Happy Friday, traders. Welcome to our weekly market wrap, where we take a look back at these last five trading days with a focus on the market news, economic data and headlines that had the most impact on gold prices and other key correlated assets—and may continue to into the future.
Gold prices are sharply higher on Friday afternoon, after a disappointing CPI report shows inflation pressures at the highest level since 1981, by some measurements. The disappointment has sent a surge into gold and other risk-off assets, breaking the duck of an otherwise dull run of trading sessions.
So, what kind of week has it been?
If it weren’t for the new inflation numbers released on Friday morning, we probably would have had only a couple of sentences to cover the week’s markets: Folks got a little excited about China reopening, but then started worrying a little bit about inflation again. Markets looked mostly flat.
CPI COMES IN HOT
Core gains 0.6% VS. 0.5% EXPECTED.
Headline grows 1% vs. 0.7% expected
On a year-over-year basis, it's 8.6% headline and 6.0% core.
— Joe Weisenthal (@TheStalwart) June 10, 2022
Of course, with gold on Friday afternoon ticking at a premium to last week’s prices of nearly $30/oz (most of which has come through on Friday morning,) it’s clear that market conditions have become something other than copacetic.
After some initial card-shuffling following the CPI print, the price action for most major assets went just as we would expect: Treasury yields are rising high while the US Dollar tears the roof off; equity markets are being routed at the end of the week; gold spot prices are, at the time of writing, trading over $1870/oz for just the second time in a month.
ok, well...I guess we weren't at peak CPI yet. M/M headline +1%; Y/Y up to 8.6%. Core slipped, but not as far as expected. To 6.01%. The decline is base effects. Bad news is that this is the HIGHEST m/m core CPI since last June. pic.twitter.com/92Va9dKiXA
— Michael Ashton (@inflation_guy) June 10, 2022
Investors in recent weeks had turned their worrying minds towards concerns about the risk of a “Fed-induced” recession that would come on the back of the Fed hiking interest rates, rather than fears about inflation remaining near these 40-year highs, but Friday’s data snapped focus right back to doom-planning around the potential for super-inflated prices. (In reality, the marketplace was already expressing some angst about inflation in the way that positions were set ahead of the new inflation data as US stocks slid more than 2% on Thursday.) Gold as an investment has enjoyed one of the most impactful boosts from this pivot back to inflation fretting: the release of a new CPI data drove gold’s price chart off of recent lows right away, but it was around the release of this month’s Consumer Sentiment surveys—seeing inflation expectations in the economy moving considerably higher—which sent the yellow metal off on Friday’s rocket ride, as investors and managers rushed back to gold, raising demand to fulfill its traditional role as an inflation hedge.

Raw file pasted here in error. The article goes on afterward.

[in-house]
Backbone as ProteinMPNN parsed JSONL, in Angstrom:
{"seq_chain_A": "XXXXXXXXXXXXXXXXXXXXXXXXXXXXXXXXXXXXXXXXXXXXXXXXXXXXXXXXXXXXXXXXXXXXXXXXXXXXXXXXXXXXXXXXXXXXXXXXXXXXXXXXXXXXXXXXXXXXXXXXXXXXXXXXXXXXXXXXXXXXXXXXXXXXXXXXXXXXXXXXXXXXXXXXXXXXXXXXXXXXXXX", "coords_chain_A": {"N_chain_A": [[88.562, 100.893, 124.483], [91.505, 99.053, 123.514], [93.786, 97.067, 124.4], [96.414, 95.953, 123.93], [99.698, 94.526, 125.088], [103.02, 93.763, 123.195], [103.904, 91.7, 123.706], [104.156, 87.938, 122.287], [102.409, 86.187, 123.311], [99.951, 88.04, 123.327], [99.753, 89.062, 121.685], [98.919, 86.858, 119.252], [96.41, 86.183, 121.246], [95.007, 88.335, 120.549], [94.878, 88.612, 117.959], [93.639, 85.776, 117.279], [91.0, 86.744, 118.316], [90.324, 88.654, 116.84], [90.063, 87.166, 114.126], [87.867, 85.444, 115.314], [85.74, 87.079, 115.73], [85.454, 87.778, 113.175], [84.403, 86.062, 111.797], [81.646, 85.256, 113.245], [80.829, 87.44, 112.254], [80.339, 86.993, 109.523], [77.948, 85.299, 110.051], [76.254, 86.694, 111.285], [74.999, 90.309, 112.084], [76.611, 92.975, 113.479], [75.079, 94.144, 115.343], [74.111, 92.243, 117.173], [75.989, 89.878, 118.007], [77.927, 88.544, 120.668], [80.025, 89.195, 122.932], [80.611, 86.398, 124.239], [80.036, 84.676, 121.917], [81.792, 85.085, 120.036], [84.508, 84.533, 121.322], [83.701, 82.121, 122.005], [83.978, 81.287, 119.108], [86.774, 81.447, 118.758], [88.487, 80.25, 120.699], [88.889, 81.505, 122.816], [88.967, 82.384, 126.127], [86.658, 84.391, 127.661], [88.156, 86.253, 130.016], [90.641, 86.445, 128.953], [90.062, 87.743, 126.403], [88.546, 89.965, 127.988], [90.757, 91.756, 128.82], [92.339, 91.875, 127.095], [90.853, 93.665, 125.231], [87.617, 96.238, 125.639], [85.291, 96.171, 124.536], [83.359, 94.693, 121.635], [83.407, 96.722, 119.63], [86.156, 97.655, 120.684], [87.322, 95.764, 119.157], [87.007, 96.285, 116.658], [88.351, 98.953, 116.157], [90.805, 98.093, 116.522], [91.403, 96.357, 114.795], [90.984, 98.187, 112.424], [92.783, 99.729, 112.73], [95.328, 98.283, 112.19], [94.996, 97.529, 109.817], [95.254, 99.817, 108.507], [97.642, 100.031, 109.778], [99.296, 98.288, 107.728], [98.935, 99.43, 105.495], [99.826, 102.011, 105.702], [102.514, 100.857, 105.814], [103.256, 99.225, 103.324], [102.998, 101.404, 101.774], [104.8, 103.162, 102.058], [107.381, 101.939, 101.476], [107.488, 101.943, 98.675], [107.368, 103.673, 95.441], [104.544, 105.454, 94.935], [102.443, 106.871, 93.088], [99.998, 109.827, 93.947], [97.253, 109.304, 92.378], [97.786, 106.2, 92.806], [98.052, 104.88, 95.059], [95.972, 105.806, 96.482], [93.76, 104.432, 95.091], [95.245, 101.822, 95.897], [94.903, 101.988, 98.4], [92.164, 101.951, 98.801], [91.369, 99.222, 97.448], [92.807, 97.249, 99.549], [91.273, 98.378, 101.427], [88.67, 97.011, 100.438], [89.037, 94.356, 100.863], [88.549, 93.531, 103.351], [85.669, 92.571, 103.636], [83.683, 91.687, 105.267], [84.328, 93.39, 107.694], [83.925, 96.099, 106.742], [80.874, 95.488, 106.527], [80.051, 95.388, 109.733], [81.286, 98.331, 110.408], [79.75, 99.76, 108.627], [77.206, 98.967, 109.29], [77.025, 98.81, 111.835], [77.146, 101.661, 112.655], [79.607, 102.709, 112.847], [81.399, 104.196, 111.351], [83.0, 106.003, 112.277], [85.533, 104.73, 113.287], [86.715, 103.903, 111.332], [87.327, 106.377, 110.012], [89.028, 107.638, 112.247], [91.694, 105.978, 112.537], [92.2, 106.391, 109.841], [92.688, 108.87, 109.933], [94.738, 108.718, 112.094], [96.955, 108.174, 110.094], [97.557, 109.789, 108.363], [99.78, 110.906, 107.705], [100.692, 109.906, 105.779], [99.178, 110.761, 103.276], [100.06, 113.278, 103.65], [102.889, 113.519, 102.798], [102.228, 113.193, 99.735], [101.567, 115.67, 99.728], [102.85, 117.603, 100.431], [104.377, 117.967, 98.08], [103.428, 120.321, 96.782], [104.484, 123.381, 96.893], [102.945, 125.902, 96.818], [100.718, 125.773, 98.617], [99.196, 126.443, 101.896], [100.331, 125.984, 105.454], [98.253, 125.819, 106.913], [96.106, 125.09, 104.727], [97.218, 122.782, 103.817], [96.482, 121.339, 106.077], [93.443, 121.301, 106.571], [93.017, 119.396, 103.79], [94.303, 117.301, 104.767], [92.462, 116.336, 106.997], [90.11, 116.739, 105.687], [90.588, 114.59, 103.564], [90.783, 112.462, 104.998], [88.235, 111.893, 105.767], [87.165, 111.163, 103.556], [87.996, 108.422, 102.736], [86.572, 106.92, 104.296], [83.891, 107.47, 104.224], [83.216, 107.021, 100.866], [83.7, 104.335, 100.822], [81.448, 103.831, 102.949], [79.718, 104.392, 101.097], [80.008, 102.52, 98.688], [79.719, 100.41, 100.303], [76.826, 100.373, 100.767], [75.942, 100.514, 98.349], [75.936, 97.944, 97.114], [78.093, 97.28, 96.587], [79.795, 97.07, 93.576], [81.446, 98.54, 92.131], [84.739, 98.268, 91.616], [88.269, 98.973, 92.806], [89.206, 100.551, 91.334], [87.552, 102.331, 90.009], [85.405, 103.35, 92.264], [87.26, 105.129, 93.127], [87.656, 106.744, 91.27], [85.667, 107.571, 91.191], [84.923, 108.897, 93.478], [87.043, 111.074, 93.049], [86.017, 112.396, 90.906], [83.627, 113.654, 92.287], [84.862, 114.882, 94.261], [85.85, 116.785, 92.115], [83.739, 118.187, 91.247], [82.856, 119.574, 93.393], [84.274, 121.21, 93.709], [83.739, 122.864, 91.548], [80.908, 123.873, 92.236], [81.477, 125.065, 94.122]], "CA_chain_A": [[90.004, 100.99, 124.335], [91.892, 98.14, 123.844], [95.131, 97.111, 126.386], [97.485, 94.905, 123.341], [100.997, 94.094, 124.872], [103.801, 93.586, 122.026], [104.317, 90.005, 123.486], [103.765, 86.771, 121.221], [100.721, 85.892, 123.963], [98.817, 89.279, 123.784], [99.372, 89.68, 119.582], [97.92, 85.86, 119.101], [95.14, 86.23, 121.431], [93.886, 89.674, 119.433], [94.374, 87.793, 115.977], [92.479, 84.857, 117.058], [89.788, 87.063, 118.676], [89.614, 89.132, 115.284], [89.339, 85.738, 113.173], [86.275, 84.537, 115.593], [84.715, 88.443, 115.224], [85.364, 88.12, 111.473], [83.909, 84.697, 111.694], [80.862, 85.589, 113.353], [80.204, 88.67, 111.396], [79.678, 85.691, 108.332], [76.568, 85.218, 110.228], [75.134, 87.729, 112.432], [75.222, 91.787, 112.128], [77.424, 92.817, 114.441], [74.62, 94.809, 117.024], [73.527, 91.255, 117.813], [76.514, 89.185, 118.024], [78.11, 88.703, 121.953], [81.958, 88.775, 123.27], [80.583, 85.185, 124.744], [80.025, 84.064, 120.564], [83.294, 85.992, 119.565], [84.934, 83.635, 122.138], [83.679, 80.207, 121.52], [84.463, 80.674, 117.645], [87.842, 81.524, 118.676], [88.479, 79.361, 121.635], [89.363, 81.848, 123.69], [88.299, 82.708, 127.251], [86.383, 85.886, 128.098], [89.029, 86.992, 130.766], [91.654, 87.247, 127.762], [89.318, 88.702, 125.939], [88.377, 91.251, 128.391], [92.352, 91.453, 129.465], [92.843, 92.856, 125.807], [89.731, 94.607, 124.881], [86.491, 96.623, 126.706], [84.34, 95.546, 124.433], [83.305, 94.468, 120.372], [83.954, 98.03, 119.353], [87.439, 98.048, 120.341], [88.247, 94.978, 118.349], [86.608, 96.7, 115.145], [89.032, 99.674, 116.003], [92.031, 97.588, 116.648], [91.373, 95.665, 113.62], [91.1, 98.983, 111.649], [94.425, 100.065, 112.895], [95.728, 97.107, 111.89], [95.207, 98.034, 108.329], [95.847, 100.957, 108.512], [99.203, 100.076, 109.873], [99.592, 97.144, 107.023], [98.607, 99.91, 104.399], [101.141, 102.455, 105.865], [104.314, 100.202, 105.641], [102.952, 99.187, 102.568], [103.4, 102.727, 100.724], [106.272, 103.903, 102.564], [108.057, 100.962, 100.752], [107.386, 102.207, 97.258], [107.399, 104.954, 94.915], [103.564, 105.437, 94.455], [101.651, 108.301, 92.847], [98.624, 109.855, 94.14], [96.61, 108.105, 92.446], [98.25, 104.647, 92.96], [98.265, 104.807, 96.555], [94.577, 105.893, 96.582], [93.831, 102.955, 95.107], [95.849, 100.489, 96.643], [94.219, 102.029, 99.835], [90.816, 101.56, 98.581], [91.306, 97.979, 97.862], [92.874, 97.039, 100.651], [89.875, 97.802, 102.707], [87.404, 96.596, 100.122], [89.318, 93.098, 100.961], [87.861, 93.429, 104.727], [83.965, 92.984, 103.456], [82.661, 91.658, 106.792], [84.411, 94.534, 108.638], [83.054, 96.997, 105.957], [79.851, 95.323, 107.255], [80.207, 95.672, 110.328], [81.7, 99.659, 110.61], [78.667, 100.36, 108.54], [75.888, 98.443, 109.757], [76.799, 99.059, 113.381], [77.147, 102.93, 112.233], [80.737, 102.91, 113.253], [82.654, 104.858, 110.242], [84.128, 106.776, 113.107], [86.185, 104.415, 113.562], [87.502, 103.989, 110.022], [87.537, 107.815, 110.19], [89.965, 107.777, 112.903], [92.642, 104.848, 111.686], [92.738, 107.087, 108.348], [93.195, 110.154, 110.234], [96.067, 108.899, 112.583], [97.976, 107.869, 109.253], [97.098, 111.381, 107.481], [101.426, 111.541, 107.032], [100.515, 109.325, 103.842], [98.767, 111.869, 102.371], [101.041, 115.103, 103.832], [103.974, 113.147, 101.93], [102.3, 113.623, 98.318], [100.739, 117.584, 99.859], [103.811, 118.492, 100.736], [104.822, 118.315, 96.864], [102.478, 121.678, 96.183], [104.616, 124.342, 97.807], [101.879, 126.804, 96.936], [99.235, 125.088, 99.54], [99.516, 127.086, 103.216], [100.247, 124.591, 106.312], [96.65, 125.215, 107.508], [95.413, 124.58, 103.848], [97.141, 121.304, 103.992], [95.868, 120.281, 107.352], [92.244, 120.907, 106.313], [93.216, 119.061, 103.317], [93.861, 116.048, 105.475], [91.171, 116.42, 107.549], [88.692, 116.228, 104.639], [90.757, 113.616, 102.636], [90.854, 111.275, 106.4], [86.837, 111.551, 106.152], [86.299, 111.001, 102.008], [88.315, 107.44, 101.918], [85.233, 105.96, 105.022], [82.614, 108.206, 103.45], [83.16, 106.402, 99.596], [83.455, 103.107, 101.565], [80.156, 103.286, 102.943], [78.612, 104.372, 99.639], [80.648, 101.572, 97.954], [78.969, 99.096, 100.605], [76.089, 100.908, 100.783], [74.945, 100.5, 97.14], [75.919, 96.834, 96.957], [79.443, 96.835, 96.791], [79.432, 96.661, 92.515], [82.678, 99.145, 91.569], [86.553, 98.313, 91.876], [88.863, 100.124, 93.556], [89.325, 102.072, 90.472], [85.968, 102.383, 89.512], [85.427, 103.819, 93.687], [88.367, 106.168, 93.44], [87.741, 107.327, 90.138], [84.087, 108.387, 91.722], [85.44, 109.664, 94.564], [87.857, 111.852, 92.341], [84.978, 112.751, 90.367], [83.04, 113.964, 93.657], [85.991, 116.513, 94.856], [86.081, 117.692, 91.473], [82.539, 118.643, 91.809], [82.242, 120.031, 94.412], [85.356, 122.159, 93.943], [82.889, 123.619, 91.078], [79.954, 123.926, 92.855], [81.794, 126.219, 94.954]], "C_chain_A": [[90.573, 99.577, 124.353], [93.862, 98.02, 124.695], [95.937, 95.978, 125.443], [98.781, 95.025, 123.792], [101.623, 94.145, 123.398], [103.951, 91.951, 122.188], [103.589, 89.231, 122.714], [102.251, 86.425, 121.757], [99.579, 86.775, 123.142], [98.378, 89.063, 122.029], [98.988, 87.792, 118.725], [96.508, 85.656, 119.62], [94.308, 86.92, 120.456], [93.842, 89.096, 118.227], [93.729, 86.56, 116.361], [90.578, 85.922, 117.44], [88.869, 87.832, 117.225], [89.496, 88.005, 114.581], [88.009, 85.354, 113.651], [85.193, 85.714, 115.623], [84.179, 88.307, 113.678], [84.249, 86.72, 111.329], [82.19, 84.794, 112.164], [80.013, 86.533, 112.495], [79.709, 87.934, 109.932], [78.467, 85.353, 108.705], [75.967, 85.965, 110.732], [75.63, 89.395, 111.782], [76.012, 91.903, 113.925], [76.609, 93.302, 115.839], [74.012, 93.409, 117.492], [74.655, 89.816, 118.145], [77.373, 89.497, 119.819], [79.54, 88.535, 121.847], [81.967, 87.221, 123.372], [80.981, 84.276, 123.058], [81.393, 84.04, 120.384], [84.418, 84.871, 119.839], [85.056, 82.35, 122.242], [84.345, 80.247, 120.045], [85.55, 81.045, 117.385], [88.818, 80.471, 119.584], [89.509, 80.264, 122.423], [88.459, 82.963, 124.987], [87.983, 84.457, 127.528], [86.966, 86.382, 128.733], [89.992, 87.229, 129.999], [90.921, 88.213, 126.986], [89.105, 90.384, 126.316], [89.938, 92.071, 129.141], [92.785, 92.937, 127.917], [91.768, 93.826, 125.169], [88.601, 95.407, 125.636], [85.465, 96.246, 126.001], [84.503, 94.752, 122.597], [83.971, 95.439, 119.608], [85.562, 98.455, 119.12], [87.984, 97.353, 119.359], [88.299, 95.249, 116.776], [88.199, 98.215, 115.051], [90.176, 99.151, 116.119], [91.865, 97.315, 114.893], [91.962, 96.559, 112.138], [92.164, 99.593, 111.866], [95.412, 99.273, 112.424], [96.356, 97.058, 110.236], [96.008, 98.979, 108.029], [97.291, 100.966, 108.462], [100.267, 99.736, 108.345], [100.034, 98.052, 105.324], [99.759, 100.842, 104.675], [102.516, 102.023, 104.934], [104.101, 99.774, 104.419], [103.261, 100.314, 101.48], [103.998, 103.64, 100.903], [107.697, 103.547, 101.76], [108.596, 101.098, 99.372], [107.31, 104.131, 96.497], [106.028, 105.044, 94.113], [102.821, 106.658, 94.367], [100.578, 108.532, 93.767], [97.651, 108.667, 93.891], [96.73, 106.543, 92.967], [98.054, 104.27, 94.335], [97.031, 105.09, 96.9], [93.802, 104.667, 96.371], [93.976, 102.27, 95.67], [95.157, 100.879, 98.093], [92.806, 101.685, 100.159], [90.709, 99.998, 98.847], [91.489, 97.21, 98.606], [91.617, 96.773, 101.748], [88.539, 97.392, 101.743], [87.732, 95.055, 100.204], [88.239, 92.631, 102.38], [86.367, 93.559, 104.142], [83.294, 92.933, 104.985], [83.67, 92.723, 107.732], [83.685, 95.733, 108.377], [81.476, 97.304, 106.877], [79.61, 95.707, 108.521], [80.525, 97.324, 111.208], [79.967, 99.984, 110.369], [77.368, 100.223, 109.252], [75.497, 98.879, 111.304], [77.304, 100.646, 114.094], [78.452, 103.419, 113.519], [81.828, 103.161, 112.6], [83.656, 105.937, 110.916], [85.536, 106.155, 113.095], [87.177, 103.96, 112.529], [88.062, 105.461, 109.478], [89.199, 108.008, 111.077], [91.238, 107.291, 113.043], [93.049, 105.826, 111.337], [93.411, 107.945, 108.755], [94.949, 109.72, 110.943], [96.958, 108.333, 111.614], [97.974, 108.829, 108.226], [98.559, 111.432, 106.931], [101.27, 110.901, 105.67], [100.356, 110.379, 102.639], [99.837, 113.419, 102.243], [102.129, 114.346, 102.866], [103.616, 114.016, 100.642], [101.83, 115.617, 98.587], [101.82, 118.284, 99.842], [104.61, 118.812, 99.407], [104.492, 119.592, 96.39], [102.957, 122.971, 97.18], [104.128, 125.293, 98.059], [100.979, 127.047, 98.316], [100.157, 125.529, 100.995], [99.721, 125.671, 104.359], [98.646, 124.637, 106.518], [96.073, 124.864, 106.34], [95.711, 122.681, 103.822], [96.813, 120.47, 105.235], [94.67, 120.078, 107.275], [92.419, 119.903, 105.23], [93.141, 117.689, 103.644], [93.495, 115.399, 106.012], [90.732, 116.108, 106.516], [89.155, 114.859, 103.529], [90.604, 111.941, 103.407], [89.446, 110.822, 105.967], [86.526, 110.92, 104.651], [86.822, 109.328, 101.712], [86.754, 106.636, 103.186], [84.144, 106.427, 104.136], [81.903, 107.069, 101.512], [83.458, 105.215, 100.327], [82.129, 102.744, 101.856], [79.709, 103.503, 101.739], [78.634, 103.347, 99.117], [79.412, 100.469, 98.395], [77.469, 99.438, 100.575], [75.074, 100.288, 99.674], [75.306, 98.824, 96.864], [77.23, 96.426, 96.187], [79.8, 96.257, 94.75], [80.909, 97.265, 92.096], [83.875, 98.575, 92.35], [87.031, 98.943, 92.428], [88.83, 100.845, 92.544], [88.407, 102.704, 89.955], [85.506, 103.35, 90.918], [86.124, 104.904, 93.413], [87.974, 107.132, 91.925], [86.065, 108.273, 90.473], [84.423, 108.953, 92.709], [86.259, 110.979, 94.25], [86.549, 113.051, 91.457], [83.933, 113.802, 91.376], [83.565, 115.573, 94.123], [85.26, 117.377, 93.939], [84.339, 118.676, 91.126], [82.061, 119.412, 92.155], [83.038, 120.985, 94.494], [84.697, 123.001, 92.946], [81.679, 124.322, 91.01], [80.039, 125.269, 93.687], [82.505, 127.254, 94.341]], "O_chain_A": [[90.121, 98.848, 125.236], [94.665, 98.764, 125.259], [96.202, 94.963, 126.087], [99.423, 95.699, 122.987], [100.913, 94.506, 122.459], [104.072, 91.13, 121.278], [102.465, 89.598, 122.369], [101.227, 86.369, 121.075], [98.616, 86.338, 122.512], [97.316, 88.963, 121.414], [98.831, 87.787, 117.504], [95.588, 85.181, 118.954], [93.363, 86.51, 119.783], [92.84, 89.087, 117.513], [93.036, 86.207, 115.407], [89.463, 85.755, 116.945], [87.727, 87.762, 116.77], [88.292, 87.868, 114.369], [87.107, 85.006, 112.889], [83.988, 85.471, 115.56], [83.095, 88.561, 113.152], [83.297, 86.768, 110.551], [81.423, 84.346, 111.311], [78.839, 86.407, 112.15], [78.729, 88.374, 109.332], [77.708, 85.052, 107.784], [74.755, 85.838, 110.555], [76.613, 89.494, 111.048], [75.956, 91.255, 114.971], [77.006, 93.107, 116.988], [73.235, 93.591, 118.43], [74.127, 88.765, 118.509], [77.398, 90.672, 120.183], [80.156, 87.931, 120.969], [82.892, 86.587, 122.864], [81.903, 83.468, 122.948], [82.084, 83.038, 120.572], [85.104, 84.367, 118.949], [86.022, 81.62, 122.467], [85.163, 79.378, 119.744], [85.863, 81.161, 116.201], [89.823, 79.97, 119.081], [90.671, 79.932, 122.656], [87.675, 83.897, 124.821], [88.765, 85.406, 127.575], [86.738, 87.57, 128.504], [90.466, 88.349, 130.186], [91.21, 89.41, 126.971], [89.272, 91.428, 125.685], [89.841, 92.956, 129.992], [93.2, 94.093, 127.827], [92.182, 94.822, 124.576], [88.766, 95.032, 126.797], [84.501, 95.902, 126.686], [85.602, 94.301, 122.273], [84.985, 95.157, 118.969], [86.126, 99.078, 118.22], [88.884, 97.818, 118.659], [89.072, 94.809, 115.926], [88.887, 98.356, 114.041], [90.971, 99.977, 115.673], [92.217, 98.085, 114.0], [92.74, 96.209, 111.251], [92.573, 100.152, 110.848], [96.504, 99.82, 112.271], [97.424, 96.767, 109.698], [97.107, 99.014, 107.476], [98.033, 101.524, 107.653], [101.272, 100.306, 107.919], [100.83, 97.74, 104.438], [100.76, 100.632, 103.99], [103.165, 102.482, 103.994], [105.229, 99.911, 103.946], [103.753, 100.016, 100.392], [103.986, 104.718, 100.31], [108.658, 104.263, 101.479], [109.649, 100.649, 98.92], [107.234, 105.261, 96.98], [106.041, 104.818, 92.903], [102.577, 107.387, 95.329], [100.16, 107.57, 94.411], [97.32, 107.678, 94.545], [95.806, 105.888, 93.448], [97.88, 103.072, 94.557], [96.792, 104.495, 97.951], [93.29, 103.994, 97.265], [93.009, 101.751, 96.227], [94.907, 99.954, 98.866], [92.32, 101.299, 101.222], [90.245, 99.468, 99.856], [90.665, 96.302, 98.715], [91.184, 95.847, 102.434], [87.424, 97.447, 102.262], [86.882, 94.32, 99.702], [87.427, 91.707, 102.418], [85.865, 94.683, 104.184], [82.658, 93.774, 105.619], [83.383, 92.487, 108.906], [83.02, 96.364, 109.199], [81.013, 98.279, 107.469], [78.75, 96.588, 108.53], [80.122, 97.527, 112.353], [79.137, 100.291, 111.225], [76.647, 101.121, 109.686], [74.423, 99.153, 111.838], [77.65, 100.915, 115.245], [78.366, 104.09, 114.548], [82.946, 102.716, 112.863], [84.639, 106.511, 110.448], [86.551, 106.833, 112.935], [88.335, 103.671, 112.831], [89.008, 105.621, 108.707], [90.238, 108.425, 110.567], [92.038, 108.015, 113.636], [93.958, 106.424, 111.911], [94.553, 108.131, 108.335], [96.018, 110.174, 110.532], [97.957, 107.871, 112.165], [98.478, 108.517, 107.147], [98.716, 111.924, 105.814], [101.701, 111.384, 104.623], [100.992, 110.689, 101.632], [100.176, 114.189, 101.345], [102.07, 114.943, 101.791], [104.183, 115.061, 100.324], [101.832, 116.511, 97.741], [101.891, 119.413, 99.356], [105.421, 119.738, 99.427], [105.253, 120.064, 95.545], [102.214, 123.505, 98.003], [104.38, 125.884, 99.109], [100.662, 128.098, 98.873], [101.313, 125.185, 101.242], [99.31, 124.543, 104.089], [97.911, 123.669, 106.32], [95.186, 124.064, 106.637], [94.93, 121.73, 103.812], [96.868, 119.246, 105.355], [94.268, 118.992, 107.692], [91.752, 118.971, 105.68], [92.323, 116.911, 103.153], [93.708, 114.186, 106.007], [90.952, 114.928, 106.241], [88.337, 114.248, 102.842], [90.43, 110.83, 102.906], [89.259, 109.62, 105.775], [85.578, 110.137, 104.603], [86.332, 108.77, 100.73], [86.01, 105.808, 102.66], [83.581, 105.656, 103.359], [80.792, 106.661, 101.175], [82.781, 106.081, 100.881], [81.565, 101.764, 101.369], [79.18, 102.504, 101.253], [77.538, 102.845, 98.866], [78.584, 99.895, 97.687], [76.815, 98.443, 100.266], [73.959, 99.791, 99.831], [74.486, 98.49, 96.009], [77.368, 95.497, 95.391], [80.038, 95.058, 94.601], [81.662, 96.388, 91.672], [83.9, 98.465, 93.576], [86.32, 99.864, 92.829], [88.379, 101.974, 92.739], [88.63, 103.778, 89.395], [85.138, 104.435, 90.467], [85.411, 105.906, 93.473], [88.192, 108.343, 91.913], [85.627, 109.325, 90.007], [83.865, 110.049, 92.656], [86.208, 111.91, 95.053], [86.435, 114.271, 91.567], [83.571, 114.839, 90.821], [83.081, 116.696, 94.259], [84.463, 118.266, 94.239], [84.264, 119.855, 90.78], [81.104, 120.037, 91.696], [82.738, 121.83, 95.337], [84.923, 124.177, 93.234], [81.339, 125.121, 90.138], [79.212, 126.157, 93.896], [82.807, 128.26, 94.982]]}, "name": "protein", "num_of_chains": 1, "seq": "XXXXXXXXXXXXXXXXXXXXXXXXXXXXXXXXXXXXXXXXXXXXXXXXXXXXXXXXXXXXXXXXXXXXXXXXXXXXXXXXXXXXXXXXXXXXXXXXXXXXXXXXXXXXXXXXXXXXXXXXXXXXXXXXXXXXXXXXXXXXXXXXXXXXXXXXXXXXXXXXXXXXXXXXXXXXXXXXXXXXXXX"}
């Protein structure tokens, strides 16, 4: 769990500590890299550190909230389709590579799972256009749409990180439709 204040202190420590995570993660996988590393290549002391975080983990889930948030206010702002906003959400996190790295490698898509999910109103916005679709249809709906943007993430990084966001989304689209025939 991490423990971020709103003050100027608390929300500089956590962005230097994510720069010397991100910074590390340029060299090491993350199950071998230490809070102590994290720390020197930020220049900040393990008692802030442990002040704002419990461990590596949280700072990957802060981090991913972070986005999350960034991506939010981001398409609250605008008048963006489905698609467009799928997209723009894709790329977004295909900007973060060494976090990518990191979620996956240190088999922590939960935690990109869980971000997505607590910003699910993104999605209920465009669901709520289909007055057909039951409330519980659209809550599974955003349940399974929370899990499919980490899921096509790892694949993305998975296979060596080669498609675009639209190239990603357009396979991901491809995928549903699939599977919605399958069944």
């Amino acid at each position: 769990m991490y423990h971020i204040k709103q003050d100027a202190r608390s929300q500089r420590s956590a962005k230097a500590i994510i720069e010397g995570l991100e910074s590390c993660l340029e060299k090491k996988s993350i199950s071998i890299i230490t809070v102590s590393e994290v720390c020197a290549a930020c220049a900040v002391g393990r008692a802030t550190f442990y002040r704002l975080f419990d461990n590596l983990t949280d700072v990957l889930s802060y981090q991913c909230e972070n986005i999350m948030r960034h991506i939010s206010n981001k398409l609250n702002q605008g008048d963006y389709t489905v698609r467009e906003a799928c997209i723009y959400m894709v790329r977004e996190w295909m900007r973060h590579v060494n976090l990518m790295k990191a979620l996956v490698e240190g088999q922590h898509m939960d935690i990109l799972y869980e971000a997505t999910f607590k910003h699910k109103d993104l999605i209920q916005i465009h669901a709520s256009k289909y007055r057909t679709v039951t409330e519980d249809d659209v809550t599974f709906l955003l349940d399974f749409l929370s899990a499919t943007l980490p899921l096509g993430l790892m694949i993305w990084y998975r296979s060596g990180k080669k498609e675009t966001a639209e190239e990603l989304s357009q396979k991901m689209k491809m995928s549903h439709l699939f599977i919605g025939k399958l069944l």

Of course, we make no mistake in saying that gold enjoyed one of the strongest tailwinds on Friday: One could say that a $30/oz gold rally today was actually muted because the yellow metal’s momentum was capped by a major surge in the US Dollar Index at the same time. (In a rush of “safety” for which USD cash is an option, King Dollar tends to trump even the most traditional havens in precious metals.) Although stubborn inflation isn’t a positive for the US economy in general, it has been driving the Dollar higher on Friday as part of a reaction to expectations for the Fed. This week was almost certainly too late for any one date point to alter the FOMC’s (assumed) plan to hike by another 50-points following next week’s meeting, but Friday’s eye-watering inflation numbers surely must raise the odds the Fed will continue with these consecutive “double hikes” not only through the summer but into Q3 of 2022; analysts are already started to shift their base cases in that direction and the Dollar on a bull run (while stocks and bond prices deteriorate) is the result of investors reacting accordingly.
How strong this pressure behind the USD, driven by Fed expectations, will continue to be an important input for gold prices. We already saw in the first quarter of this year how the yellow metal can ride the hot air from inflation worries higher—as high as $2000/oz, remember—when the Dollar is less aggressive. How the FOMC comes out and addresses the larger appraisal of its fight against inflation, while maybe directly addressing Friday’s CPI letdown, could dampen the Dollar enough to give gold room to run; or else it could send the Dollar higher and gold into a slide if the central bank hints are more aggressive plans in the quarters ahead.
For now, traders, I hope you can get out and safely enjoy your weekend for the next couple of days. After that, I’ll see everyone back here on Monday for our preview of the week ahead.